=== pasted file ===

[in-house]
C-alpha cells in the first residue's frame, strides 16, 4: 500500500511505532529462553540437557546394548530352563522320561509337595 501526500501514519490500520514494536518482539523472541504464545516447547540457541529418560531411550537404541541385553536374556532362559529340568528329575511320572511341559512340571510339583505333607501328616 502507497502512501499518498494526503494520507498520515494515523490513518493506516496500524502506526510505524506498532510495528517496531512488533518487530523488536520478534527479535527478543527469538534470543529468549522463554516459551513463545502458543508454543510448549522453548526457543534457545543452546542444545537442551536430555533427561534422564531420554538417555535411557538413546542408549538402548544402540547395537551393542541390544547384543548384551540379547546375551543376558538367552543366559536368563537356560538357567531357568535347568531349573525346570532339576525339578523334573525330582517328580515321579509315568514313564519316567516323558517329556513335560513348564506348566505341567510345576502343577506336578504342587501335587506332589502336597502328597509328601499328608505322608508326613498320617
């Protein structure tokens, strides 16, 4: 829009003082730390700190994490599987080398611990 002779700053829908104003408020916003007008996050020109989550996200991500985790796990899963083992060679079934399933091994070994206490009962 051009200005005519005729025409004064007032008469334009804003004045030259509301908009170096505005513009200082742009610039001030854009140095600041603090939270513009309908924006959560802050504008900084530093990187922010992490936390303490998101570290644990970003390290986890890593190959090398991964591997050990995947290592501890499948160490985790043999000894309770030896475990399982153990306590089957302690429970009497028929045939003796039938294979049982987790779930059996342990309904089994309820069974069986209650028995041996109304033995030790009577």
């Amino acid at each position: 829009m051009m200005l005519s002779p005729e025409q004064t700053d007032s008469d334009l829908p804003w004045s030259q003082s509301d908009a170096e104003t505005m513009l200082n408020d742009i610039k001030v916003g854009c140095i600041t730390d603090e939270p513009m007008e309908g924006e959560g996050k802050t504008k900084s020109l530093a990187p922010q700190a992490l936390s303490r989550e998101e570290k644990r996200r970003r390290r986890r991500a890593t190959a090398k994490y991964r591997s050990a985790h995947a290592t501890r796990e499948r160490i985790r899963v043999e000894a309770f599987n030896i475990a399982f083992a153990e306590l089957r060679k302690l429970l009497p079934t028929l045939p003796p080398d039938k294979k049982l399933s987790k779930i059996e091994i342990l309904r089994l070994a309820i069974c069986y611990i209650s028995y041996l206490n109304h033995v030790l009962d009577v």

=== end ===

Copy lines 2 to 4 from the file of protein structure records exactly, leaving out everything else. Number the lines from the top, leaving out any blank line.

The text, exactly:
C-alpha cells in the first residue's frame, strides 16, 4: 500500500511505532529462553540437557546394548530352563522320561509337595 501526500501514519490500520514494536518482539523472541504464545516447547540457541529418560531411550537404541541385553536374556532362559529340568528329575511320572511341559512340571510339583505333607501328616 502507497502512501499518498494526503494520507498520515494515523490513518493506516496500524502506526510505524506498532510495528517496531512488533518487530523488536520478534527479535527478543527469538534470543529468549522463554516459551513463545502458543508454543510448549522453548526457543534457545543452546542444545537442551536430555533427561534422564531420554538417555535411557538413546542408549538402548544402540547395537551393542541390544547384543548384551540379547546375551543376558538367552543366559536368563537356560538357567531357568535347568531349573525346570532339576525339578523334573525330582517328580515321579509315568514313564519316567516323558517329556513335560513348564506348566505341567510345576502343577506336578504342587501335587506332589502336597502328597509328601499328608505322608508326613498320617
């Protein structure tokens, strides 16, 4: 829009003082730390700190994490599987080398611990 002779700053829908104003408020916003007008996050020109989550996200991500985790796990899963083992060679079934399933091994070994206490009962 051009200005005519005729025409004064007032008469334009804003004045030259509301908009170096505005513009200082742009610039001030854009140095600041603090939270513009309908924006959560802050504008900084530093990187922010992490936390303490998101570290644990970003390290986890890593190959090398991964591997050990995947290592501890499948160490985790043999000894309770030896475990399982153990306590089957302690429970009497028929045939003796039938294979049982987790779930059996342990309904089994309820069974069986209650028995041996109304033995030790009577």
């Amino acid at each position: 829009m051009m200005l005519s002779p005729e025409q004064t700053d007032s008469d334009l829908p804003w004045s030259q003082s509301d908009a170096e104003t505005m513009l200082n408020d742009i610039k001030v916003g854009c140095i600041t730390d603090e939270p513009m007008e309908g924006e959560g996050k802050t504008k900084s020109l530093a990187p922010q700190a992490l936390s303490r989550e998101e570290k644990r996200r970003r390290r986890r991500a890593t190959a090398k994490y991964r591997s050990a985790h995947a290592t501890r796990e499948r160490i985790r899963v043999e000894a309770f599987n030896i475990a399982f083992a153990e306590l089957r060679k302690l429970l009497p079934t028929l045939p003796p080398d039938k294979k049982l399933s987790k779930i059996e091994i342990l309904r089994l070994a309820i069974c069986y611990i209650s028995y041996l206490n109304h033995v030790l009962d009577v």